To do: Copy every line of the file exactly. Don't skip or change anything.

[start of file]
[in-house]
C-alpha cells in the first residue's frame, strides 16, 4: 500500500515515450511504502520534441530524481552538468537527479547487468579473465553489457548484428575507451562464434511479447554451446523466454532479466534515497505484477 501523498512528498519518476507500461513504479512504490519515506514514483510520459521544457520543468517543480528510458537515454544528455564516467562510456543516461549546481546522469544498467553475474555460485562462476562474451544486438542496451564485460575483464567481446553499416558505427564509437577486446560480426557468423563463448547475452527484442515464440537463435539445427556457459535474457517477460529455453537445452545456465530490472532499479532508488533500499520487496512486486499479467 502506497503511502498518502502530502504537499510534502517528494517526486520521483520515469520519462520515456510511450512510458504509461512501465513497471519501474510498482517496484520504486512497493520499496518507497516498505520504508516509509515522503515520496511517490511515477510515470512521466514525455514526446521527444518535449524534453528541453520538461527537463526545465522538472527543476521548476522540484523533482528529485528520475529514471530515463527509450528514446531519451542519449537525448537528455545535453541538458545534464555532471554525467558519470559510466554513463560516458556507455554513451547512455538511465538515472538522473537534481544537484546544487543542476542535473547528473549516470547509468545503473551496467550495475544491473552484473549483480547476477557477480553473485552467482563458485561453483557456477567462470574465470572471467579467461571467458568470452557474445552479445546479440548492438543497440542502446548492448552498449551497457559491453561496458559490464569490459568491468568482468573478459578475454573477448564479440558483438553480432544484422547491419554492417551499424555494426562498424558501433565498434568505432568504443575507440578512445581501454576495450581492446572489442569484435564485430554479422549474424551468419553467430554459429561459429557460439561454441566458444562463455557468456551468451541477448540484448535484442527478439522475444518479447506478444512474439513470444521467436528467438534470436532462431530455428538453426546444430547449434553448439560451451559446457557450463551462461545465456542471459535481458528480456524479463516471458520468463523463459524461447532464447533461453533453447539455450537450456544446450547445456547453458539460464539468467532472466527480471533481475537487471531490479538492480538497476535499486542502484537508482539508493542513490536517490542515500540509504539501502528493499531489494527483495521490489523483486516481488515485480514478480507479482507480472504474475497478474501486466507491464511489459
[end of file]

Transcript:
[in-house]
C-alpha cells in the first residue's frame, strides 16, 4: 500500500515515450511504502520534441530524481552538468537527479547487468579473465553489457548484428575507451562464434511479447554451446523466454532479466534515497505484477 501523498512528498519518476507500461513504479512504490519515506514514483510520459521544457520543468517543480528510458537515454544528455564516467562510456543516461549546481546522469544498467553475474555460485562462476562474451544486438542496451564485460575483464567481446553499416558505427564509437577486446560480426557468423563463448547475452527484442515464440537463435539445427556457459535474457517477460529455453537445452545456465530490472532499479532508488533500499520487496512486486499479467 502506497503511502498518502502530502504537499510534502517528494517526486520521483520515469520519462520515456510511450512510458504509461512501465513497471519501474510498482517496484520504486512497493520499496518507497516498505520504508516509509515522503515520496511517490511515477510515470512521466514525455514526446521527444518535449524534453528541453520538461527537463526545465522538472527543476521548476522540484523533482528529485528520475529514471530515463527509450528514446531519451542519449537525448537528455545535453541538458545534464555532471554525467558519470559510466554513463560516458556507455554513451547512455538511465538515472538522473537534481544537484546544487543542476542535473547528473549516470547509468545503473551496467550495475544491473552484473549483480547476477557477480553473485552467482563458485561453483557456477567462470574465470572471467579467461571467458568470452557474445552479445546479440548492438543497440542502446548492448552498449551497457559491453561496458559490464569490459568491468568482468573478459578475454573477448564479440558483438553480432544484422547491419554492417551499424555494426562498424558501433565498434568505432568504443575507440578512445581501454576495450581492446572489442569484435564485430554479422549474424551468419553467430554459429561459429557460439561454441566458444562463455557468456551468451541477448540484448535484442527478439522475444518479447506478444512474439513470444521467436528467438534470436532462431530455428538453426546444430547449434553448439560451451559446457557450463551462461545465456542471459535481458528480456524479463516471458520468463523463459524461447532464447533461453533453447539455450537450456544446450547445456547453458539460464539468467532472466527480471533481475537487471531490479538492480538497476535499486542502484537508482539508493542513490536517490542515500540509504539501502528493499531489494527483495521490489523483486516481488515485480514478480507479482507480472504474475497478474501486466507491464511489459